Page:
The REVEND column value is NULL, so this audit log record is, therefore, valid.

Updating an entity

When updating the Post entity, Hibernate executes the following SQL statements:

SELECT p.id as id1_0_0_, p.title as title2_0_0_ 
FROM   post p 
WHERE  p.id = 1

UPDATE post 
SET    title = 'High-Performance Java Persistence 2nd edition' 
WHERE  id = 1

INSERT INTO REVINFO (REV, REVTSTMP) 
VALUES (default, 1503117067335)

INSERT INTO post_AUD (REVTYPE, REVEND, title, id, REV)
VALUES (1, NULL(INTEGER), 'High-Performance Java Persistence 2nd edition', 1, 2)

UPDATE post_AUD 
SET    REVEND = 2 
WHERE  id = 1 
       AND REV <> 2 
       AND REVEND IS NULL

Not only that a new Post entity audit log entry is added, but the previous one is updated to mark that it’s no longer valid.

Compared to the DefaultAuditStrategy, the ValidityAuditStrategy does more work while storing the audit logs because it needs to update the end of revision.

However, just like with a database index, this extra write-time overhead is insignificant compared to the read-time response time improvement.

Removing an entity

When deleting the Post entity, Hibernate generates the following SQL statements:

DELETE FROM post 
WHERE id = 1

INSERT INTO REVINFO (REV, REVTSTMP) 
VALUES (default, 1503117987724)

INSERT INTO post_AUD (REVTYPE, REVEND, title, id, REV)
VALUES (2, NULL(INTEGER), NULL(VARCHAR), 1, 3)

UPDATE post_AUD 
SET    REVEND = 3 
WHERE  id = 1 
       AND REV <> 3 
       AND REVEND IS NULL

Just like with the Post entity update, the entity removal will also mark the end of revision for the previously stored audit log record.

Querying the entity snapshots

While fetching all Post entity state snapshots generates the same SQL query like DefaultAuditStrategy, it is when querying by a specific revision that the benefit of having the REVEND extra column will provide a better query execution plan:

SELECT p.id as id1_1_, p.REV as REV2_1_, 
       p.REVTYPE as REVTYPE3_1_, p.REVEND as REVEND4_1_, 
       p.title as title5_1_ 
FROM   post_AUD p 
WHERE  p.REV <= 1 
       AND p.REVTYPE <> 2 
       AND ( p.REVEND > 1 OR p.REVEND IS NULL)

Much better than using a correlated subquery! To speed up this type of query, we could add an index for the REV and REVEND columns, therefore, avoiding a sequential scan.

If you enjoyed this article, I bet you are going to love my book as well.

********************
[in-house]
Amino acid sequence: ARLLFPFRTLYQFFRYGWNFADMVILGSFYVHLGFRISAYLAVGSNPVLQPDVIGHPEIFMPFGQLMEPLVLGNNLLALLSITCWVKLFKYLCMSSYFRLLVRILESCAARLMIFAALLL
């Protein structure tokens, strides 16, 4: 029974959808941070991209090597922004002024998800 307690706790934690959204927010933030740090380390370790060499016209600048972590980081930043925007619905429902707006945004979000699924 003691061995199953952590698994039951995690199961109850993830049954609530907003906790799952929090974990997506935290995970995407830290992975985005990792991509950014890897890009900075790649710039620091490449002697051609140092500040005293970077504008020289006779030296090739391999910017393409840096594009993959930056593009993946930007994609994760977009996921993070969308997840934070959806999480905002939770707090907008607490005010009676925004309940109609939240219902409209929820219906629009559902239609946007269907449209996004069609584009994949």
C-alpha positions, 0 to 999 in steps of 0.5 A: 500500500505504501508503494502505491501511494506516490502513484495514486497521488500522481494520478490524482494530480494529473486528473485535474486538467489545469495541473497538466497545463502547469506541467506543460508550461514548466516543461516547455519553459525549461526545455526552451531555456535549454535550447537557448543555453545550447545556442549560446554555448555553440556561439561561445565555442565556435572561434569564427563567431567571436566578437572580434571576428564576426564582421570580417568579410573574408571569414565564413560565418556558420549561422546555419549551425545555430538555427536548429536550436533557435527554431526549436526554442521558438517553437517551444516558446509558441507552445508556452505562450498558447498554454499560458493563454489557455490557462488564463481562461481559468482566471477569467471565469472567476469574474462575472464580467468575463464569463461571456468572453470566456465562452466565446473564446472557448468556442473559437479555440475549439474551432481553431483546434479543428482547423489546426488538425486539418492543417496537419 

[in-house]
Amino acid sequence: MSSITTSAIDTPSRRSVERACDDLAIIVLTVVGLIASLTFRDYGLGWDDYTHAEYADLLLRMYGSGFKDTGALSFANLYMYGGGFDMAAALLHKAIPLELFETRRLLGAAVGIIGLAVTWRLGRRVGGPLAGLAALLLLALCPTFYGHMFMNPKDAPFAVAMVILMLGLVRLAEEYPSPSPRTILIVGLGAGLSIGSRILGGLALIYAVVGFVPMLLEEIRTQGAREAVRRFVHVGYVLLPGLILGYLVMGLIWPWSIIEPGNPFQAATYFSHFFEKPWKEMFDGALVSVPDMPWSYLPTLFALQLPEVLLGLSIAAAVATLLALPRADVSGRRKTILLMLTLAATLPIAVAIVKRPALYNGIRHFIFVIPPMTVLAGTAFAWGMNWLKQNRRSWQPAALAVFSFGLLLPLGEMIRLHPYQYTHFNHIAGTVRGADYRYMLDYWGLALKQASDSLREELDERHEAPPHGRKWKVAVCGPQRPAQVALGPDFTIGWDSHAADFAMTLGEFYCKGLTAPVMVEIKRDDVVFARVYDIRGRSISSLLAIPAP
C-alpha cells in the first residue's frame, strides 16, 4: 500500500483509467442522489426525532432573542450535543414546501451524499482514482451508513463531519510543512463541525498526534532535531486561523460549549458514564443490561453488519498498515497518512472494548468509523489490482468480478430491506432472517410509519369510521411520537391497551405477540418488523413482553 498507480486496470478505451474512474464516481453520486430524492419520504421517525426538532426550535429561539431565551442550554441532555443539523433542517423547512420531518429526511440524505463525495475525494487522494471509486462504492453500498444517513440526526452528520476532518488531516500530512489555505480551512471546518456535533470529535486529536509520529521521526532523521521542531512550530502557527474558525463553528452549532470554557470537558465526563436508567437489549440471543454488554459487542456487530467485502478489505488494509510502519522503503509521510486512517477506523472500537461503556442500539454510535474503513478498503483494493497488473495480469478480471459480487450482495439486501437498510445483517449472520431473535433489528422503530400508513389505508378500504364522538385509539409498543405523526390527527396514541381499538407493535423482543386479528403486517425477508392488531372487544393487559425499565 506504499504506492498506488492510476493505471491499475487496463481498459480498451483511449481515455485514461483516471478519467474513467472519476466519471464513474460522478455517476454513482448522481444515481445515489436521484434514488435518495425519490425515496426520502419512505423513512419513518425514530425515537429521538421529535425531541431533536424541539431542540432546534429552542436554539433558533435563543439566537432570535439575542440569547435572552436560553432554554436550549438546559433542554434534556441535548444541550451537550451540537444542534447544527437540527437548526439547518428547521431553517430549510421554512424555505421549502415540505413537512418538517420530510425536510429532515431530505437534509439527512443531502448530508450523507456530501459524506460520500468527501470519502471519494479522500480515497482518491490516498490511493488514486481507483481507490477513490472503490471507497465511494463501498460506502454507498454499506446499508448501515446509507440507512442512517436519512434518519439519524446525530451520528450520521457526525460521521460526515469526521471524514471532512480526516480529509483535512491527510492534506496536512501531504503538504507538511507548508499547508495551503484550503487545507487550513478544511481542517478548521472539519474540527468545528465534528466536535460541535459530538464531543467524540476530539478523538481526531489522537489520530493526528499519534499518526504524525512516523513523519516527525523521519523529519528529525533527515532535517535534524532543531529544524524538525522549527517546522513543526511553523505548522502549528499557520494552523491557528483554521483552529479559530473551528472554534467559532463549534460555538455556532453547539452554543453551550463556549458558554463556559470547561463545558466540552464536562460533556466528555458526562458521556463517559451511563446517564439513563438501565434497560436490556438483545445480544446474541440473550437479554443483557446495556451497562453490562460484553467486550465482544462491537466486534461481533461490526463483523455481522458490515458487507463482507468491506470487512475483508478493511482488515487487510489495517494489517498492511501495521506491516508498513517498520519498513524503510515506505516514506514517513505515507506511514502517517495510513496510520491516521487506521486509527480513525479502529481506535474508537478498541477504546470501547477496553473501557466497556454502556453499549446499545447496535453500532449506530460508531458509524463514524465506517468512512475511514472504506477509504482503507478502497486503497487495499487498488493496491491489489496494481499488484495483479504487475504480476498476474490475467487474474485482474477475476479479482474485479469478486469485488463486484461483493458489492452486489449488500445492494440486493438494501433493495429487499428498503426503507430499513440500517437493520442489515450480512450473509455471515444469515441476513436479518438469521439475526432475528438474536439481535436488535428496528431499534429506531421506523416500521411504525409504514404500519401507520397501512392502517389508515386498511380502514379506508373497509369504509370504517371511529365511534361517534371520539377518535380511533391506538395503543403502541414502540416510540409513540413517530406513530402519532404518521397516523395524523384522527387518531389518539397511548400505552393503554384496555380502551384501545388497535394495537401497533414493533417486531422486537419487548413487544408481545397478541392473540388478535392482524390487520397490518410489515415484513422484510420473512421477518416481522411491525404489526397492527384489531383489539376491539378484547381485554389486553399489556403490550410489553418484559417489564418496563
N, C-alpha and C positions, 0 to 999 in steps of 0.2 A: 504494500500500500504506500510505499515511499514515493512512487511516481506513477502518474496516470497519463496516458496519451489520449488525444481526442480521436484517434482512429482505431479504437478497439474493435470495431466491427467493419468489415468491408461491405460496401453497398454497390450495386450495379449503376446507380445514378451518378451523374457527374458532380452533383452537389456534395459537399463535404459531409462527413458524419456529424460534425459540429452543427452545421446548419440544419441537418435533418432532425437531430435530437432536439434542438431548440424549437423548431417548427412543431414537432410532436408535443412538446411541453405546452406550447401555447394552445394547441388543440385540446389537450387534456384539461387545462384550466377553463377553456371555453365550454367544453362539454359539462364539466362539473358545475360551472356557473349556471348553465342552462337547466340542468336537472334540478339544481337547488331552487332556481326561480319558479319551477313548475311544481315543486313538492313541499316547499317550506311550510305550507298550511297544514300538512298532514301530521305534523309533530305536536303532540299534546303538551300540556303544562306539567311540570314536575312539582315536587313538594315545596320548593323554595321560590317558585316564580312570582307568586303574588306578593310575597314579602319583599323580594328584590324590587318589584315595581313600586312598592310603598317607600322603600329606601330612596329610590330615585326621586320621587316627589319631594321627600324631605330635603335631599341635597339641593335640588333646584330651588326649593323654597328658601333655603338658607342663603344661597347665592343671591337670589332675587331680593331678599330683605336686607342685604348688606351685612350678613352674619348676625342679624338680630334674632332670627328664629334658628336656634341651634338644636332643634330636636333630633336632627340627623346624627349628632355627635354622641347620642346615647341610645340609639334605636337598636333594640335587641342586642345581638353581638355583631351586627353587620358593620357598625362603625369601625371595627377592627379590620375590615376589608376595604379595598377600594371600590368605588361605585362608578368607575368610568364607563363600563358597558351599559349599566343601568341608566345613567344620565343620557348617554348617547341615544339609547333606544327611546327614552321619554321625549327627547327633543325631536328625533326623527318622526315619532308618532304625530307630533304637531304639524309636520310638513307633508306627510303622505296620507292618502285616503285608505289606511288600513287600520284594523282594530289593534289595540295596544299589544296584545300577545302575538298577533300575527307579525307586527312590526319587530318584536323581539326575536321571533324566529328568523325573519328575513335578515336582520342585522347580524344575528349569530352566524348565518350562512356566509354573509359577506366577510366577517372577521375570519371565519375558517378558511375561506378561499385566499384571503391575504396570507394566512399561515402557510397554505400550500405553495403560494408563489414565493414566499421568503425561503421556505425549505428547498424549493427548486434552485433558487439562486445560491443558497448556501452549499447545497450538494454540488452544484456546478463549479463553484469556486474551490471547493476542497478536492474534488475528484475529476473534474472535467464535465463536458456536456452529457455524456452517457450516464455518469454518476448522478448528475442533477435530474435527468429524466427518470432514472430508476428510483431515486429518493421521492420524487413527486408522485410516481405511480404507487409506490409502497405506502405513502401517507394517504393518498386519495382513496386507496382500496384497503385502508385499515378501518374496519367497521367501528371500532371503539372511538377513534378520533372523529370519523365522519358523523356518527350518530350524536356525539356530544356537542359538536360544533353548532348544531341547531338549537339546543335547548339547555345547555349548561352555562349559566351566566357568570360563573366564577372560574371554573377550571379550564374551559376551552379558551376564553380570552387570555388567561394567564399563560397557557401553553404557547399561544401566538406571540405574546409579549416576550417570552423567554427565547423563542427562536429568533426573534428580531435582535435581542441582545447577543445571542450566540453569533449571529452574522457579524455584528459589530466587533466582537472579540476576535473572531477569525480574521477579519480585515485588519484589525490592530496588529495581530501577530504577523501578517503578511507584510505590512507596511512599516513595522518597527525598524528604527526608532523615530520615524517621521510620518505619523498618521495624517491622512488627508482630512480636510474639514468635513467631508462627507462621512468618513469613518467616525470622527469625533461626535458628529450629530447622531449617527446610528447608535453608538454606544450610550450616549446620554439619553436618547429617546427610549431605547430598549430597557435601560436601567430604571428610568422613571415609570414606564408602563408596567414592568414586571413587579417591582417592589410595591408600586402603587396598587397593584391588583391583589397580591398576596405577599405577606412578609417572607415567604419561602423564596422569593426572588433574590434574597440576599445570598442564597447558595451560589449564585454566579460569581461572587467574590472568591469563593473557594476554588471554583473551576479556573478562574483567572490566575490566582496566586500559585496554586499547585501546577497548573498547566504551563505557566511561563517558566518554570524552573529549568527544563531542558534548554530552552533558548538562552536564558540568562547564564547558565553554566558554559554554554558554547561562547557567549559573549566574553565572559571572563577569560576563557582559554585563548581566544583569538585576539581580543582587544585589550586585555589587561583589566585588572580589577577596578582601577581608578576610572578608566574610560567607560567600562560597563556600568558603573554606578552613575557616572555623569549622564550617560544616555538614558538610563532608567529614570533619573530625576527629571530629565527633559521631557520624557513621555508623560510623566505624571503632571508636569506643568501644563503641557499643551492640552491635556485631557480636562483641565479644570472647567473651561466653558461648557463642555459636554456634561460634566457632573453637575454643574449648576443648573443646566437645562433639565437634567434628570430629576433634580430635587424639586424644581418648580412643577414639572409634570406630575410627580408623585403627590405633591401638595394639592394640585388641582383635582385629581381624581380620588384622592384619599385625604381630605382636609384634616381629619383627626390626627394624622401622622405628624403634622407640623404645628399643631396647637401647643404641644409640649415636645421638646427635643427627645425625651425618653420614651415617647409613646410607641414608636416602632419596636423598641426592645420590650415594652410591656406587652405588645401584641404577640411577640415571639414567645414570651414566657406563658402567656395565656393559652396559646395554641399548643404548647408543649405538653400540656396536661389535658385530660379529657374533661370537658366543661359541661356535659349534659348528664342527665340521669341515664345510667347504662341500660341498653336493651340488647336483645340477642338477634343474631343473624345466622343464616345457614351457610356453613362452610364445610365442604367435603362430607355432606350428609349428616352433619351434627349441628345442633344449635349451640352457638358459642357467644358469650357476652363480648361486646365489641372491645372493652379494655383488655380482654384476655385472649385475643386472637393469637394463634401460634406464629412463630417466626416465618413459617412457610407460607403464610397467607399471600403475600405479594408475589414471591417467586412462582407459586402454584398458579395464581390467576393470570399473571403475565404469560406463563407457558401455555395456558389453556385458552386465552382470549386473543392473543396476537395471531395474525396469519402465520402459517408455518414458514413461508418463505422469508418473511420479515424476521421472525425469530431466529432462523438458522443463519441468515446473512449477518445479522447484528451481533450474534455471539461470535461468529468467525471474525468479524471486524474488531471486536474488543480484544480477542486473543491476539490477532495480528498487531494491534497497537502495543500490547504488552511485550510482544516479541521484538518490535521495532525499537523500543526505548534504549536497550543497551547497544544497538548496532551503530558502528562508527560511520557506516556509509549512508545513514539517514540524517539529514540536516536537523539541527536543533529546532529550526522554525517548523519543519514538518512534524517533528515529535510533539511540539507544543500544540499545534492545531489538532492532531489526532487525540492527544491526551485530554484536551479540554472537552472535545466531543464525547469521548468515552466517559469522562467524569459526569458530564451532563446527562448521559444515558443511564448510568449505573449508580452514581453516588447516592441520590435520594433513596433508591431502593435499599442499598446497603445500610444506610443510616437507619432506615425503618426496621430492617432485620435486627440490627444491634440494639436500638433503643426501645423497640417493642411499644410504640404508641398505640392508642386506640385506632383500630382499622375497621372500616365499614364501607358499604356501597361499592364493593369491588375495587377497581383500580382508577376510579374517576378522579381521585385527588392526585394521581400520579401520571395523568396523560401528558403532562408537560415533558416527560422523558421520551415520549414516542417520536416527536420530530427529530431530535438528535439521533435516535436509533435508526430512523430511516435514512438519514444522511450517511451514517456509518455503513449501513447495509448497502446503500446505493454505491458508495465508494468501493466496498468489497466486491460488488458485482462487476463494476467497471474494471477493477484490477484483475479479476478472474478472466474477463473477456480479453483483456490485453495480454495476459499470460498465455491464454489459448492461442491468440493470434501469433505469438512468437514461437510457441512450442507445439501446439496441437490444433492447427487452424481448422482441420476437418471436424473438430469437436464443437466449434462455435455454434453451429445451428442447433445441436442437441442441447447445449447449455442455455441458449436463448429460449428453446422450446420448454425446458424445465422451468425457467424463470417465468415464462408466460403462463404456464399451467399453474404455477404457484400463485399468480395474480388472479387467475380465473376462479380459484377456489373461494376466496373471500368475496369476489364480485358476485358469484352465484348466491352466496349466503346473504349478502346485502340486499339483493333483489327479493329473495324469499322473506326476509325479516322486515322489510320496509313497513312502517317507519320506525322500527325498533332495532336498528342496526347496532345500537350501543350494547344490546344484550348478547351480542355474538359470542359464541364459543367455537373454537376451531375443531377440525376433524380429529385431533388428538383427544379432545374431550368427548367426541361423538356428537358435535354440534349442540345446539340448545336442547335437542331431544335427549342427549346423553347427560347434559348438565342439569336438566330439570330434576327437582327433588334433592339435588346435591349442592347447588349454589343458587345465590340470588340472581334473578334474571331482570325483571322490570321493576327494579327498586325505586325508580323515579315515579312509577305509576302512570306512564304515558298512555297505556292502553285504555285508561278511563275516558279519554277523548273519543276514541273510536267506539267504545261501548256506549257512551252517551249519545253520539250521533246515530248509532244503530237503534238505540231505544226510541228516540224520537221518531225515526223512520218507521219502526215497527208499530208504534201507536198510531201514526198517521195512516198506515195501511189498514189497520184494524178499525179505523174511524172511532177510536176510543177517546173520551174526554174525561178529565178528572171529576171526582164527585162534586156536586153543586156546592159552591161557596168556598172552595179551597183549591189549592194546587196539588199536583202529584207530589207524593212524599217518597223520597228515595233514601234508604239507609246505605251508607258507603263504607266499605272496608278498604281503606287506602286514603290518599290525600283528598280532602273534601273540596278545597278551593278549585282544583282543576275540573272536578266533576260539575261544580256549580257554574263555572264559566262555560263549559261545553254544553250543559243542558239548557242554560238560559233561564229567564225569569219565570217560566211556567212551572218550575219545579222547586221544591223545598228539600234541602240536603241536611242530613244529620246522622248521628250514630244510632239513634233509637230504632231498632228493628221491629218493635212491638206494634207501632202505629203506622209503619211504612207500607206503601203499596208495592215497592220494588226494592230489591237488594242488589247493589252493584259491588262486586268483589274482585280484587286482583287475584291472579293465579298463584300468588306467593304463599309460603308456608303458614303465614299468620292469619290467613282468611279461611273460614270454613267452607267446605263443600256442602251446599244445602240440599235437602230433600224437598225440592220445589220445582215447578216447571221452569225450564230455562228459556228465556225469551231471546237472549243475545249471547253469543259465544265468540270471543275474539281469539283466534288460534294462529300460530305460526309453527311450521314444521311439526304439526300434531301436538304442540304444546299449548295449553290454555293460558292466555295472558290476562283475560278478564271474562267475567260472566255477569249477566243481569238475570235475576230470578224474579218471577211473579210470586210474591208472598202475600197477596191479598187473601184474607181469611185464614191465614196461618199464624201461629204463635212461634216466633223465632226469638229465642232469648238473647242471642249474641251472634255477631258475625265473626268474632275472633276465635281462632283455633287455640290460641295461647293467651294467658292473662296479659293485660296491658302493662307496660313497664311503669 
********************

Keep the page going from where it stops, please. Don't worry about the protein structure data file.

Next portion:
Conclusion

Hibernate Envers is extremely easy to set up, making it a very compelling choice for a Hibernate-based application. Although the DefaultAuditStrategy does less work while executing the entity state modification transaction, the ValidityAuditStrategy is a much better choice when trying to speed up the entity snapshot retrievals.

Depending on your application requirements, you should pick the revision strategy that better suits you audit log data access patterns.

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6 thoughts on “The best way to implement an audit log using Hibernate Envers

  1. One question: isn’t it a better approach from the performance point of view to use the CDC mechanism available within the native database features ? In Oracle for example you con configure Asynchronous Oracle Streams for CDC with almost no overhead added to the transaction itself: when a DML operation is commited the changes are being read straight from the database redo log files. My point is that you should not replicate functionalities that are already available in the database. I’m making this point as I’ve seen a lot of developers that prefer the ‘black-box’ approach when they have to work with a database (any database) and afterwords they complain that “the data base is slow”.

  2. I admit, I did’t click on the link from the start and I thick it would be a good Idea to add “and parsing the redo log” at the original link of the post. My comment would have been different :). In many cases the trade-offs are made without knowing the full implications of the decisions and by the time you realized that you have traded performance and scalability for a lower initial cost it may be to late. Great blog by the way.

    1. If you don’t know the implications, the trade-off is ineffective, indeed. However, not every project requires a dedicated Apache Kafka and Zookeeper and running Ddebezium Kafka Connectors just to store the audit log. If you don’t have a large DB with many modifications that need to be propagated to many other sub-systems, then a simpler DB-based or application-based trigger solution is much more appealing.

  3. I noticed an inconsistency: You say “Notice the REV column value is 1, matching the RevisionType.ADD enumeration value.” (and similar for update/delete). However, it should read “REVTYPE column value is 0” (and similar for update/delete). At least this is what the SQL output tells me. Correct?